Even in an underwhelming season, Boston College men’s hockey has had wins to look back on and hang its hats on. Two of those have come against the Hockey East’s second-place team Providence, as the Eagles managed to beat them in successive weekends back in January, when the Friars were ranked seventh and 10th, respectively.
On Thursday night, in the season finale, BC walked into Schneider Arena looking to end the regular season on a high note against Providence, which had climbed back to No. 8 in the national polls. The Eagles failed to do so, though, watching a scoreless game through two periods tilt in the host’s favor, as the Friars pulled away for a 3-1 victory.
The defeat was the finishing touch of BC’s (11-20-3, 10-11-3 Hockey East) first losing season since 1996-97 and its fewest wins since 1994-95, which was Jerry York’s first year on the job. The same couldn’t be said about Providence (21-9-6, 14-7-3), who locked up the No. 2 seed in the league with its victory, the third time in seven seasons under head coach Nate Leaman.
Despite remaining scoreless in the first 40 minutes of regulation, the game as a whole seemed to be controlled by Providence. The hosts played like a more well-composed unit, while the Eagles looked a bit lost during certain points of the matchup. BC eventually got itself together and started to generate some chances, but this happened much too late, with its first and only goal coming in the final minutes of the third period—and already trailing by three goals. The Eagles simply didn’t have any time to build upon their momentum, a commonplace happening that plagued them throughout the season.
Although the first period saw no goals on either side, it kicked off with Providence dominating BC, as the Friars generated 10 shots within the opening 10 minutes and seemed to maintain strong puck possession during this frame. Eagles goaltender Joseph Woll kept his team in the game with 14 saves in the opening stanza, including one impressive denial of Ben Mirageas after the puck was bouncing around in the crease.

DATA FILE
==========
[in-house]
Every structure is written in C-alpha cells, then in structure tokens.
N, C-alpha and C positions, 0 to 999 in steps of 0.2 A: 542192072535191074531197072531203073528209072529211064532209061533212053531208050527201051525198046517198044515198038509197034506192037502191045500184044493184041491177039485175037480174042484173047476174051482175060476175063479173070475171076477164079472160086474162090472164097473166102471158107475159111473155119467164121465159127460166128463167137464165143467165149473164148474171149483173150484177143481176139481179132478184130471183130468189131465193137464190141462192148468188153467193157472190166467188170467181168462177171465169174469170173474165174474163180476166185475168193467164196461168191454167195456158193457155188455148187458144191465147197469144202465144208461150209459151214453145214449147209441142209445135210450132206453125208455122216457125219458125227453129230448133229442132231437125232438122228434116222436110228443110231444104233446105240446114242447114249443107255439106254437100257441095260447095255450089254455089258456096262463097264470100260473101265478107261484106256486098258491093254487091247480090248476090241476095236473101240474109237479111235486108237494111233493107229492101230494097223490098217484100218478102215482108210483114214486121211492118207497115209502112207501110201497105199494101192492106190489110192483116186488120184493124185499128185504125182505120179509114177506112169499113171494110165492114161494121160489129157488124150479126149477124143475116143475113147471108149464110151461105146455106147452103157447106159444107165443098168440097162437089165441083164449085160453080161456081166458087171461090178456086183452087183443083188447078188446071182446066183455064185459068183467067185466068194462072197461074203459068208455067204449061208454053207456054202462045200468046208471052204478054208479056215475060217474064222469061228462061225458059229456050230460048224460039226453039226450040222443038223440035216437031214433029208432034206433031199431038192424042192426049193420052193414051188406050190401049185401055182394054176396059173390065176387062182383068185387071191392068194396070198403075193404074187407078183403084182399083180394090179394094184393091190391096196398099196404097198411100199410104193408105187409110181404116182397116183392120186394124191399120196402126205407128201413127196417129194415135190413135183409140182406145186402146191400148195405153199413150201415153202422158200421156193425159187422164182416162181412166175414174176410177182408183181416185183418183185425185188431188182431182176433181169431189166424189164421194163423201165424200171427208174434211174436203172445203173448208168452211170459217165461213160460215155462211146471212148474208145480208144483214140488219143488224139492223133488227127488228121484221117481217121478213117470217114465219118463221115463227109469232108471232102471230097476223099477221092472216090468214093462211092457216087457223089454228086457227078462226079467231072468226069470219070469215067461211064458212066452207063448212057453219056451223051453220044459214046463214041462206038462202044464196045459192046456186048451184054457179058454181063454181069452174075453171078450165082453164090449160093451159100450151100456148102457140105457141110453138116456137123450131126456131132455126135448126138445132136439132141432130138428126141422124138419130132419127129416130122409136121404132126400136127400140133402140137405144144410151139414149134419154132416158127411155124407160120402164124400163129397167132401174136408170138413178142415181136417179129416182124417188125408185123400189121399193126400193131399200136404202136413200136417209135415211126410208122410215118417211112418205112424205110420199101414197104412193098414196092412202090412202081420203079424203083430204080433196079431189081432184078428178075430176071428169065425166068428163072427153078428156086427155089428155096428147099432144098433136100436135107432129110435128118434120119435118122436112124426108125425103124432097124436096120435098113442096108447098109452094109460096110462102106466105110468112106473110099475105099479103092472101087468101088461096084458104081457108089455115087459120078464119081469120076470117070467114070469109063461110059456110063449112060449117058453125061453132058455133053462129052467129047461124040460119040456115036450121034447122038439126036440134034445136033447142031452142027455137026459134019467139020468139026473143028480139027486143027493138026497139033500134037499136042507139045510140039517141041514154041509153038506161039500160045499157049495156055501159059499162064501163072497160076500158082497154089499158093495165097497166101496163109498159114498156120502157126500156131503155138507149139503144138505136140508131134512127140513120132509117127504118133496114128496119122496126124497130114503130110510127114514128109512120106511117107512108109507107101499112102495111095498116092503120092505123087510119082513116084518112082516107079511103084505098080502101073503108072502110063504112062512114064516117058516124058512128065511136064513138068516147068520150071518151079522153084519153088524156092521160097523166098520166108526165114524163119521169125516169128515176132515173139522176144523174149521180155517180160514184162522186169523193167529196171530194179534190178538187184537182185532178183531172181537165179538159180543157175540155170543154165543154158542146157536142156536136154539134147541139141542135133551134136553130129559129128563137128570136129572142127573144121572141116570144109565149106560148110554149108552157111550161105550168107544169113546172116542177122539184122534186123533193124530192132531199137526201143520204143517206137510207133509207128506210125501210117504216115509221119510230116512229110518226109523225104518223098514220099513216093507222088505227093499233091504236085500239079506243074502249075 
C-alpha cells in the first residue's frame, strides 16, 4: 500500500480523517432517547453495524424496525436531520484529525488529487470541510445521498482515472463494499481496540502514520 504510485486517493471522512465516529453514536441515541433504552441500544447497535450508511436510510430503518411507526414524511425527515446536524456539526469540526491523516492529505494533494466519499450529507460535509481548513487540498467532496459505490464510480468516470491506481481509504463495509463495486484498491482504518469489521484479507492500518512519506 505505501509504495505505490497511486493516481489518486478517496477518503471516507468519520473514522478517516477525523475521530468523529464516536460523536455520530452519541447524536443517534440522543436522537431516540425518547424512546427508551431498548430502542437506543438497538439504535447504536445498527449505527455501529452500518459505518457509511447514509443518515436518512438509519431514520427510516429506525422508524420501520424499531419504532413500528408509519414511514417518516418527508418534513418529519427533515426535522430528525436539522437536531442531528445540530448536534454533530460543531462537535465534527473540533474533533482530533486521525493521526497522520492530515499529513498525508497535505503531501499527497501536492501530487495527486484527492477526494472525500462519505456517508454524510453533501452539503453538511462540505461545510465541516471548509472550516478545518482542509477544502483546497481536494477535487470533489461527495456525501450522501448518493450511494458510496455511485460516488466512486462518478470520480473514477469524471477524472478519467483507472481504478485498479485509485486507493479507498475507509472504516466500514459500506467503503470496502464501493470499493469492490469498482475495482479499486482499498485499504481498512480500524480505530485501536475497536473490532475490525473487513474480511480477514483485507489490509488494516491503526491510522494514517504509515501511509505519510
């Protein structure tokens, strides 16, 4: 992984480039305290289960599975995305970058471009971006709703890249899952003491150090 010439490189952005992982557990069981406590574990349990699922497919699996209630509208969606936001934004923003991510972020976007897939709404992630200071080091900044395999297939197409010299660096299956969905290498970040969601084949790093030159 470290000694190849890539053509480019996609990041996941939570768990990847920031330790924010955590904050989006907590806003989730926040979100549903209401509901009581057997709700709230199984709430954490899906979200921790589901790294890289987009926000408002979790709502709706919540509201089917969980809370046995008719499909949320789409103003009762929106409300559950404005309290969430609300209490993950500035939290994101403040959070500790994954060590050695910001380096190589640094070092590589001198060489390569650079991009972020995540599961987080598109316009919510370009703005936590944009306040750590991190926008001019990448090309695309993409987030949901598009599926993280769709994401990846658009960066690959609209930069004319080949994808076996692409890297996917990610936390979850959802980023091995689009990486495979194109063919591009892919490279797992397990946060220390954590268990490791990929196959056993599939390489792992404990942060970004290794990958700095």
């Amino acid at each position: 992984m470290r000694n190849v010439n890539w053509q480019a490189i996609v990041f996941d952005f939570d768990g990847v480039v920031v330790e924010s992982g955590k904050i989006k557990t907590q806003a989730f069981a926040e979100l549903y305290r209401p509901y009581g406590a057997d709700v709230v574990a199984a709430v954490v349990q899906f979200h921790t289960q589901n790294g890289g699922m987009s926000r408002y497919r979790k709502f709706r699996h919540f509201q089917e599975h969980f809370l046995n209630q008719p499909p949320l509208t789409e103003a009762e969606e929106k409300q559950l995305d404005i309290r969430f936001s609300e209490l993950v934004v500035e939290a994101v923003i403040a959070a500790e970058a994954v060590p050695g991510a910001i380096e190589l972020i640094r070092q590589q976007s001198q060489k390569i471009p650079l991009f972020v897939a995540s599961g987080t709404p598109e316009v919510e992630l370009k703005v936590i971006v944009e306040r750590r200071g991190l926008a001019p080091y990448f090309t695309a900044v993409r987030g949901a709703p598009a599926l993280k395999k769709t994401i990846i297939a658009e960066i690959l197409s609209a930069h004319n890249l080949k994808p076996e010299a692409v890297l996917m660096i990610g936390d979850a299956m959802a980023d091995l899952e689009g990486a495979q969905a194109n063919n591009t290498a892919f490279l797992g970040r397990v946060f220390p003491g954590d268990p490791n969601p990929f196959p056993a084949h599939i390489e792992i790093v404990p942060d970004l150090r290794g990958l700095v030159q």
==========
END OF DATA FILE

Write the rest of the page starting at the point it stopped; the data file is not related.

It took BC until the back half of the period to start putting Friars goaltender Hayden Hawkey to the test, but Hawkey stood strong with nine saves in the first. The second period saw some more balanced chances being exchanged on both sides of the ice, but the inability to get the puck in the back of the net was a mutual struggle. Neither team could crack Woll or Hawkey, two of the league’s top goaltenders, and power-play chances were squandered on both sides without a single shot.
The third period featured all of the action, with Providence striking within the first minute of play, thanks to BC’s penalty trouble. After Luke McInnis went to the box for holding, Tyce Thompson skated into the Eagles’ slot on an odd-man rush and flicked a wrist shot inside the left post past Woll. The Friars didn’t slow down, scoring again just three minutes later after Patrick Giles was whistled for hooking. Thompson dished the puck out to the weak side, where Josh Wilkins was able to fire a one-timer past Woll on his glove side. After an eight-minute drought, Kasper Björkqvist sealed the deal and put the game out of reach for BC, as the Providence forward beat Woll under his pads following a quick pass from behind the net by Jack Dugan around the midway point of the period.
J.D. Dudek was the lone goal scorer for BC, picking up on his own rebound with just 3:35 left on the clock and denying Hawkey a shutout. Once again, this the senior’s strike came too late to give the Eagles any momentum, giving no hope of any feasible comeback.
The matchup against Providence seemed to represent many of the problems that got in BC’s way throughout entire 2018-19 season. It consistently kept games close for the first couple periods, but could not finish strong in the final frame. The Eagles generated numerous chances, often times outshooting their opponents—BC had a 9-8 edge in the middle period—but could not put the puck past their opponents’ goaltenders until it was too late. And, most evidently, they failed to get the job done on the road, finishing with a disappointing record of 3-14-1 while facing opponents outside of Kelley Rink.
Nonetheless, BC will start the Hockey East quarterfinals on the road next weekend, and its seeding in the league’s tournament will depend on the outcome of Friday night’s New Hampshire-Northeastern matchup. If UNH is able to come out as the victors, it would peg the Eagles against No. 1 seed Massachusetts as the No. 8 seed. If Northeastern ends up on top, however, the currently No. 7 seed Eagles will stay put to rematch the Friars.
Featured Image by Lizzy Barrett / Heights Senior Staff